CelluClay Surfboard Treasure Box Designed by Lisa Fulmer for ACTÍVA Products
This cute and colorful paper maché box is sturdy enough to hold all sorts of little treasures! Use it for jewelry on your nightstand, paper clips or pushpins on your desk, or even Q-tips in the bathroom. The best part is knowing you sculpted it yourself!
- ACTÍVA CelluClay
- Non-stick work mat
- Wood skewer, water mister bottle
- Printed Duck Tape® brand duct tape
- Dimensional adhesive stickers
- Cardboard, pencil, fine-grit sanding block
- Plastic bag, waxed dental floss, baker’s cooling rack
- Scissors with non-stick blades
1. Draw or trace a surfboard shape (approx. 10” tall) on cardboard and cut out.
2. Mix paper powder with water per the manufacturer’s directions to make clay. Press a large portion of clay on to your non-stick work surface to approximately ½” thick.
3. Use the skewer to trace around the surfboard and cut out the bottom for your box. Smooth out the edges with wet fingers.
4. Press the remaining clay to be just a little bit thinner than the bottom, cut out strips approximately 1.5” x 4” and gently press each strip vertically against the bottom to build up the sides of your box. Keeping your hands wet while working makes this step easier.
5. Join the strips together by rubbing the seams on both sides with your wet fingers. Gently press and pinch the sides as needed to ensure the sides are nicely shaped all the way around.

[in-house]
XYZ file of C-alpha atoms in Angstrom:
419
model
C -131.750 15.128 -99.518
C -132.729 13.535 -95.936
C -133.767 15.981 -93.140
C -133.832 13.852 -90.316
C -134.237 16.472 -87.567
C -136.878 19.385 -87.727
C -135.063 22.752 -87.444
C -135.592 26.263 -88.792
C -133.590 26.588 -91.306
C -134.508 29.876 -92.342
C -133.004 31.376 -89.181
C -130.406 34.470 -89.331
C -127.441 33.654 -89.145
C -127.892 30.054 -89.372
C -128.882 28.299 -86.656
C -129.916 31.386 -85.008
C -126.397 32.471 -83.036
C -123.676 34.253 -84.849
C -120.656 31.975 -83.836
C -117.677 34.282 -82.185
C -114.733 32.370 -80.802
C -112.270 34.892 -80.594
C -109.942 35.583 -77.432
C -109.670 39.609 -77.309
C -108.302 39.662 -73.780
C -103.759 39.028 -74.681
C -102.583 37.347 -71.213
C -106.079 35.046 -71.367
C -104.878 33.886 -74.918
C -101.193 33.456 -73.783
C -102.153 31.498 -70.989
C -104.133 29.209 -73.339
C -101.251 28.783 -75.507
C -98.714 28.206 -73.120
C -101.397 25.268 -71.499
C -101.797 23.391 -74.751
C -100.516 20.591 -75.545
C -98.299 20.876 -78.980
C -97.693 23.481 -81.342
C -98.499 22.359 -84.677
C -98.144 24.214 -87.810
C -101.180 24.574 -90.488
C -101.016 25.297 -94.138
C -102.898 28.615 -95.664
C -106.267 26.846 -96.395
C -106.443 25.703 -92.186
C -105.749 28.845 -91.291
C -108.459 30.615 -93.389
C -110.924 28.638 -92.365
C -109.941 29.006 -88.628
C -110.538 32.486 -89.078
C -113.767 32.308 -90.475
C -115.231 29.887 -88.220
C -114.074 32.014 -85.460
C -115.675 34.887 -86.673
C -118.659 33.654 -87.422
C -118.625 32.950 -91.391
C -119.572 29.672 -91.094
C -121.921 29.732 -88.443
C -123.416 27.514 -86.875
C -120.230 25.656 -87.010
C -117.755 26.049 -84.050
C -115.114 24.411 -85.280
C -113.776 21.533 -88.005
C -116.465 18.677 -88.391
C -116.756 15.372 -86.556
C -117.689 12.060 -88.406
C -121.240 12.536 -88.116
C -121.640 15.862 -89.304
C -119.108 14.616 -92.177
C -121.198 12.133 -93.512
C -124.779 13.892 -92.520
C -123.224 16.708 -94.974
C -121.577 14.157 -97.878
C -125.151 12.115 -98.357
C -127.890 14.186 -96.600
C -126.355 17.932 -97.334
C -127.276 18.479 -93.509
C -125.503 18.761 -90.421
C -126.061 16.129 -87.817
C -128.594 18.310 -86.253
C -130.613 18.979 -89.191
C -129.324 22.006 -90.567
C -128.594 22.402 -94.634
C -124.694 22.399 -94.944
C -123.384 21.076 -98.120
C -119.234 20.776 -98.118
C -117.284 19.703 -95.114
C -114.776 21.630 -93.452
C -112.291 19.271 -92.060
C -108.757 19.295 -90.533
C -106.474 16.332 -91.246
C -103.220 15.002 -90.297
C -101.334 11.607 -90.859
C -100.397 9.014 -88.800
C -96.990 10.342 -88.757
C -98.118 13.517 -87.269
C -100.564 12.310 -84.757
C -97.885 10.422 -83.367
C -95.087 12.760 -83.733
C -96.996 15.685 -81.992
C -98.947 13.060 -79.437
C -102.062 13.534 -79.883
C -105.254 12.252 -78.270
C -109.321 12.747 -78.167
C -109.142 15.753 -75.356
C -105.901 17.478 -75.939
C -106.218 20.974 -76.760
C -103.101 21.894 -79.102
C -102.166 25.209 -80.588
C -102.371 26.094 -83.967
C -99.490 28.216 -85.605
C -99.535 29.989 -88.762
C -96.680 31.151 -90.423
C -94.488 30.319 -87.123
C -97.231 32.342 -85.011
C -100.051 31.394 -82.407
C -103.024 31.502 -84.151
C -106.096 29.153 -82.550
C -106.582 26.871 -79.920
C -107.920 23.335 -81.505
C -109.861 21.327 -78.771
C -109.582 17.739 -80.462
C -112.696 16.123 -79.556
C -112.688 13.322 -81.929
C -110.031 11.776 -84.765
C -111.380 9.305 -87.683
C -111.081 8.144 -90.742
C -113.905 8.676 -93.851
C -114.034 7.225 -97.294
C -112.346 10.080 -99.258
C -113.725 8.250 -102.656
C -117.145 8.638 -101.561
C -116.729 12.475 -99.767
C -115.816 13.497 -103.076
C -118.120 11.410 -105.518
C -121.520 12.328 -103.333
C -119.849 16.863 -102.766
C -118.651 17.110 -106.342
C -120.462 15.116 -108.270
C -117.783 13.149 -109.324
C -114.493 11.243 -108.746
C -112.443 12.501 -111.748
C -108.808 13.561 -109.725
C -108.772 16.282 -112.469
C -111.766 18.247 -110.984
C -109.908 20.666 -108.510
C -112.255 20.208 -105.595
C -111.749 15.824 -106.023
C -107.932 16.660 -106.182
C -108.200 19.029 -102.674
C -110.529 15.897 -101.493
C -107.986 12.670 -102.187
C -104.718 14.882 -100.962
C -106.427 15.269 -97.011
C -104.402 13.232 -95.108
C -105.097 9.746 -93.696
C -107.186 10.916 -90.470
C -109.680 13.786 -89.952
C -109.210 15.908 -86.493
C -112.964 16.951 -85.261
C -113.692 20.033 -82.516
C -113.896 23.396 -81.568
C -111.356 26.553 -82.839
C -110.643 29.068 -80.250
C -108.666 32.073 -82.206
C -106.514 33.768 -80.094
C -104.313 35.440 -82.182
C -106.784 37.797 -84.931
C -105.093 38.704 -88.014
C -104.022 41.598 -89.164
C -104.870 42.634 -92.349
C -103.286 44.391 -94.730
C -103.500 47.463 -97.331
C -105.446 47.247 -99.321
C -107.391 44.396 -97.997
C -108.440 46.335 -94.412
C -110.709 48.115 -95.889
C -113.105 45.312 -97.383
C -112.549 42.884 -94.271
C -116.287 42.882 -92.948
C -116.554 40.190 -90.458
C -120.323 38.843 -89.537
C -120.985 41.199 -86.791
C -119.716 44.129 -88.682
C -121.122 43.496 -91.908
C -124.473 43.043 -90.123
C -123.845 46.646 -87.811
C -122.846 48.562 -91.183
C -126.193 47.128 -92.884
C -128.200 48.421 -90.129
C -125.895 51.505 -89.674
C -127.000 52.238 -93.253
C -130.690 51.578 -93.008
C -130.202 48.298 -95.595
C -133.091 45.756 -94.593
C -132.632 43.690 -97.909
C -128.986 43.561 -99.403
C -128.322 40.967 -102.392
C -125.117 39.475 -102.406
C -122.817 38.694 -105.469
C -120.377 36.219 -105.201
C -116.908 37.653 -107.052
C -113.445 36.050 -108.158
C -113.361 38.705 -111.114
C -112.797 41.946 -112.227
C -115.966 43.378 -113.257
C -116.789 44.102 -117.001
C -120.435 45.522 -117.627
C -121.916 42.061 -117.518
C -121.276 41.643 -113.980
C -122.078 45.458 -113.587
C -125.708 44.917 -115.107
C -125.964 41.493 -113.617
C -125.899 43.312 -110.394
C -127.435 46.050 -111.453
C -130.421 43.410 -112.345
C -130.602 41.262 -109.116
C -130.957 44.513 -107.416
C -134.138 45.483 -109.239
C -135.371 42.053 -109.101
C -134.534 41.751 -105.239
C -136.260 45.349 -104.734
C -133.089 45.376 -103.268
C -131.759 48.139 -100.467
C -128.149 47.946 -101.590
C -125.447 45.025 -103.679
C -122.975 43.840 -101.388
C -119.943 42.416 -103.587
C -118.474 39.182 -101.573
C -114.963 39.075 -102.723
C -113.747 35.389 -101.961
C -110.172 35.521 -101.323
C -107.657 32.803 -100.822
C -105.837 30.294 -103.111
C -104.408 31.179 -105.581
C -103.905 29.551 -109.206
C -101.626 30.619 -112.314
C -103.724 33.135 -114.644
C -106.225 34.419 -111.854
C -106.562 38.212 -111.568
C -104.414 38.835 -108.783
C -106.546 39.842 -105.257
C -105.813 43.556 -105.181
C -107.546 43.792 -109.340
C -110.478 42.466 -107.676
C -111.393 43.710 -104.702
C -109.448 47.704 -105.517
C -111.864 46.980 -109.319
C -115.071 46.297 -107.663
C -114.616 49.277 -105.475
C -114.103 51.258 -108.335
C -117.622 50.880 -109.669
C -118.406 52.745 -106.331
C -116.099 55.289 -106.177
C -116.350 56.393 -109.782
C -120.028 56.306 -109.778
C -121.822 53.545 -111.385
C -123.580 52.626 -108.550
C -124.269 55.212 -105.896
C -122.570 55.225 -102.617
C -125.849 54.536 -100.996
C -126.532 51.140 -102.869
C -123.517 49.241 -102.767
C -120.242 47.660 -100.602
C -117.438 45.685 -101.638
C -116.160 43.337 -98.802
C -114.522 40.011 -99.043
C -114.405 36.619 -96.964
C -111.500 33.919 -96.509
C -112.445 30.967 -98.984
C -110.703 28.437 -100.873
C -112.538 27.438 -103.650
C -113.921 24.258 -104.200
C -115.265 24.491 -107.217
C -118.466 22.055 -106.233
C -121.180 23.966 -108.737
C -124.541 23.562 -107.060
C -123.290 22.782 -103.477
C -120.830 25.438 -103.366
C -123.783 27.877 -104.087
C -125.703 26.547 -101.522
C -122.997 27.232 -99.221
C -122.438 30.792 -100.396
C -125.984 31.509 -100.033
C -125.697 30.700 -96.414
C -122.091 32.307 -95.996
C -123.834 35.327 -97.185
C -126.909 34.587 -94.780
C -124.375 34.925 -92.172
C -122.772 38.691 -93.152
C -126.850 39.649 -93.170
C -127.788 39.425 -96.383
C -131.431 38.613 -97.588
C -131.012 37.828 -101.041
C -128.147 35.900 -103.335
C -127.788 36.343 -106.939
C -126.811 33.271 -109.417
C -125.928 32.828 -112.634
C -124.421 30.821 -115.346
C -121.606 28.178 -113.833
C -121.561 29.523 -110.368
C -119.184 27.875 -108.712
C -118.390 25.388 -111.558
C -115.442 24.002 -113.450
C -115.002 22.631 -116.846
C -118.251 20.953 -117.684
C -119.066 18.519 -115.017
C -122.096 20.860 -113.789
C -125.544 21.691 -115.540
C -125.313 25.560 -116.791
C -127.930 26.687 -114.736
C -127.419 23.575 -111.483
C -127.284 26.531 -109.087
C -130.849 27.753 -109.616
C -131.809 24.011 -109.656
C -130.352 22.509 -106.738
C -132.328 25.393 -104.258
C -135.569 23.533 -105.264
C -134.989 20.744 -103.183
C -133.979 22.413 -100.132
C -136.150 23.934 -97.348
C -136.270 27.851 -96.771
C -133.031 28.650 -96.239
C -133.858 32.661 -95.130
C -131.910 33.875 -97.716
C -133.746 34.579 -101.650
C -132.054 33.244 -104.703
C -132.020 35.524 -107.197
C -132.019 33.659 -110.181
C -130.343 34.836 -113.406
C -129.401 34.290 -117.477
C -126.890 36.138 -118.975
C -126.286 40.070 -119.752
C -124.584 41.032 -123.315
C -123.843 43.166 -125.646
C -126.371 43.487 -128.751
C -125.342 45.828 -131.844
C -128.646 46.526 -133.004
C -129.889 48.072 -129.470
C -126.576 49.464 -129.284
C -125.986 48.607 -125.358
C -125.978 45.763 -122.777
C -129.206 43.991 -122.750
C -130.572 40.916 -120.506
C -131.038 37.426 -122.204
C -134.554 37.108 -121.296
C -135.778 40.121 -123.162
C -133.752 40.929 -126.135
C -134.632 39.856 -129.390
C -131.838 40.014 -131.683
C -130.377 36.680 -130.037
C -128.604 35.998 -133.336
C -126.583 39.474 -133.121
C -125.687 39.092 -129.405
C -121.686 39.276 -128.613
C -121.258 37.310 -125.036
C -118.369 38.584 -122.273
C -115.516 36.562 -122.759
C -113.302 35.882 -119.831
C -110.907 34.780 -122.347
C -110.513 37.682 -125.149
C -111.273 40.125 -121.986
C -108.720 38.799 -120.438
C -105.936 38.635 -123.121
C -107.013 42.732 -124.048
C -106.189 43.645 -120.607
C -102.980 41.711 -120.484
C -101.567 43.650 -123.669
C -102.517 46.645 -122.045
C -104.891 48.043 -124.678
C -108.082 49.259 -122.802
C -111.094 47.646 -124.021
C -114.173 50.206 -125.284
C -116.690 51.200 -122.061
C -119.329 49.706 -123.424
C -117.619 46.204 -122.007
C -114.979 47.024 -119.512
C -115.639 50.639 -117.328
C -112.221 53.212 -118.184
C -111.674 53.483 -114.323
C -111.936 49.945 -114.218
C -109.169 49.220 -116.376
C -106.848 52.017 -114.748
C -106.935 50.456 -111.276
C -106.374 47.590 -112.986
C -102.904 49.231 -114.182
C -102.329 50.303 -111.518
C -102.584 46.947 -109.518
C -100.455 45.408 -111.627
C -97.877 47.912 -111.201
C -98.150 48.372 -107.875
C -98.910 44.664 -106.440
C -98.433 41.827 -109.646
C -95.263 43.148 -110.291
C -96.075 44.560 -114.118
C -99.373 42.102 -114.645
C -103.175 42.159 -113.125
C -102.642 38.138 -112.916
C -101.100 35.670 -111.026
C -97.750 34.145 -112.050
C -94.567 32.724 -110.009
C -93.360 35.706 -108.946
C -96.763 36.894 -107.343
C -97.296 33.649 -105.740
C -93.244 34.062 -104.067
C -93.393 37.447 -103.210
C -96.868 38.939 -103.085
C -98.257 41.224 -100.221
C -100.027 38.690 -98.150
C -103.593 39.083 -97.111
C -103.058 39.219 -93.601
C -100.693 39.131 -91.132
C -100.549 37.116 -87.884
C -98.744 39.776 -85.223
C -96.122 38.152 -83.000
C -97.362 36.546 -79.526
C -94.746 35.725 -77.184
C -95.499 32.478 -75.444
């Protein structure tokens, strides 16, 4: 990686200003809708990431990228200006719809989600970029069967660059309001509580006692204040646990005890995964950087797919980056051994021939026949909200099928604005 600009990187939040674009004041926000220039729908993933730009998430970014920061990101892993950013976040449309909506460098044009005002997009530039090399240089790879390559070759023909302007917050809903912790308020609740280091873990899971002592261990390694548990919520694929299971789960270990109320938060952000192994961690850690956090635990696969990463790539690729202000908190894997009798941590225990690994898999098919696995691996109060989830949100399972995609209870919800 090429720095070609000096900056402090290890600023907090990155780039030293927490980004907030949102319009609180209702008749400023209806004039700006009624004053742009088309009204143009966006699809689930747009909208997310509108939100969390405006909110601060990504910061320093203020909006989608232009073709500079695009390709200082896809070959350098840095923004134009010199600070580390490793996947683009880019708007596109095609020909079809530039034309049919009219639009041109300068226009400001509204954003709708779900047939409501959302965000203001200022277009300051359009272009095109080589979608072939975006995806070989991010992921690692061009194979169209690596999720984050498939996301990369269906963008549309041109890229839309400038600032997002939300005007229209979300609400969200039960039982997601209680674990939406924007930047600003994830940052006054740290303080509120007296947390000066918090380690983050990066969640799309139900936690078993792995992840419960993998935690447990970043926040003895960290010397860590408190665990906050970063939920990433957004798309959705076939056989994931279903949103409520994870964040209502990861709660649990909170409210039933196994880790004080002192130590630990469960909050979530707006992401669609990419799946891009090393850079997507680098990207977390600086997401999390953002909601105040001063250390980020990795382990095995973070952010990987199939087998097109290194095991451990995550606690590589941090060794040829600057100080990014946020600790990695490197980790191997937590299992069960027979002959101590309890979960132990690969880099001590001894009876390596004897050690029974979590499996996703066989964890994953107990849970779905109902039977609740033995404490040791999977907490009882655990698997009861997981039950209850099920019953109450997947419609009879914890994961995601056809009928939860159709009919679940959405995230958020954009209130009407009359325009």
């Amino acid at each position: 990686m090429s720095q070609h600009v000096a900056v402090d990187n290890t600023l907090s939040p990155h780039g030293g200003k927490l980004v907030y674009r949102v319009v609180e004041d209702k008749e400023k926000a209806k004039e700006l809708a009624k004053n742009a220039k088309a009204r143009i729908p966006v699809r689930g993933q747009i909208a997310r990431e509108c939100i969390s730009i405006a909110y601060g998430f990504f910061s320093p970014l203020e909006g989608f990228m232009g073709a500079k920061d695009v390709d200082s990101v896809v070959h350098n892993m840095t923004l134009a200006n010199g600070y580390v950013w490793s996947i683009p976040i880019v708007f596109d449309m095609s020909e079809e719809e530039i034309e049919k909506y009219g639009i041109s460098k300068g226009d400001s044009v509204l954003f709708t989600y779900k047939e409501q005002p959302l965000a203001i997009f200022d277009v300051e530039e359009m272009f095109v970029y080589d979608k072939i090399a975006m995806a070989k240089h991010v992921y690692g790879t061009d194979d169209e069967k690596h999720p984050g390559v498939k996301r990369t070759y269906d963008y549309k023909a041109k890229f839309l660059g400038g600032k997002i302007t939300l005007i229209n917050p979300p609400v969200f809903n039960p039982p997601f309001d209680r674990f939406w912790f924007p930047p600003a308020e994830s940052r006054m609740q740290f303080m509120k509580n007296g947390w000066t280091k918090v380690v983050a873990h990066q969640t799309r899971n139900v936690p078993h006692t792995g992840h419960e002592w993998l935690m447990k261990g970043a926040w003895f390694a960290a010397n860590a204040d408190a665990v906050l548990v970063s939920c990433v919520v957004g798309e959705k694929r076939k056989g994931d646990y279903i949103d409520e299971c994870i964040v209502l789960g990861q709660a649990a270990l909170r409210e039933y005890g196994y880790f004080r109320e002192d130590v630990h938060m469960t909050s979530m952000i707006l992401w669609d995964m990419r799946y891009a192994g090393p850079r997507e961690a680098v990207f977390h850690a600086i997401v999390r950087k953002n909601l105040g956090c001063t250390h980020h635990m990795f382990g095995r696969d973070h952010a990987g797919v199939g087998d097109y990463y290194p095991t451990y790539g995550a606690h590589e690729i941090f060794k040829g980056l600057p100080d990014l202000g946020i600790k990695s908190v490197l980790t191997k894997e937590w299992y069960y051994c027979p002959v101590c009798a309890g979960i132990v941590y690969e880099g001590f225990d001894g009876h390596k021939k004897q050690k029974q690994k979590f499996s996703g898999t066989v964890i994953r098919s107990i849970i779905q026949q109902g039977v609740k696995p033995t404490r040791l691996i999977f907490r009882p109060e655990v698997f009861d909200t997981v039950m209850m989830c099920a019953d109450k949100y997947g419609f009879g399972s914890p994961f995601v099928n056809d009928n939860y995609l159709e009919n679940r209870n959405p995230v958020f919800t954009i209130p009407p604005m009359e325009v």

6. Use your wet fingers to smooth out the top edge of the box sides – you want them even and flat so the box lid will sit nicely on top. Smooth out the inside seams where the sides meet the bottom.
7. Allow the box bottom to dry undisturbed for at least 24 hours. The sides are likely to dry first – when they are completely dry and rigid, slide a taught length of waxed dental floss underneath the box from top to bottom to make it easier to release it from your work surface. The clay will probably still be damp on the bottom, but it should still hold its shape so you can move it on top of a baker’s cooling rack to allow air underneath. Leave it to finish drying for at least another 24 hours.
8. Once the bottom of the box is completely dry and rigid, use it to trace a new cardboard template for the lid (draw a wide line with a fat marker and trim the template at the outside of the line) and repeat step 3. There’s a bit of shrinkage with this clay as it dries, so it’s best to wait until the bottom is dry to make the lid.
9. The top of your clay will become the bottom of your lid when dry. Press down a pinch of clay at the top and bottom of the lid (position about ¼” in from the edge) to make little knobs that will help the lid fit more snugly on the box.
10. Smooth all the edges and repeat step 7. When the lid is dry, test how it fits on the box bottom and gently sand the edges as needed. If the fit is super snug, you may prefer to paint the clay to finish your box, rather than add more thickness by covering it with duct tape.
11. Press the first strip of tape down the length of the lid and wrap the ends around the edge to the underside. Press the tape to fit snugly around the knobs. Match up the pattern on top and press additional strips to either side of the first strip.
12. Make small cuts to the tape before pressing it down to the underside to fit more smoothly around corners and curves. Place a final strip of tape on the underside to cover.
13. How you choose to wrap the tape around the box sides and bottom will depend on the pattern and if you want to avoid seeing extra seams. Since this flower tape has a random all-over design that disguises the seams, I wrapped each strip horizontally across the back, up the sides and down into the box
14. Add small pieces of tape as needed to cover any exposed areas inside the bottom of the box.
15. Embellish the lid as desired – I used dimensional, self-adhesive emoji buttons
Enjoy your new Paper Mache Box!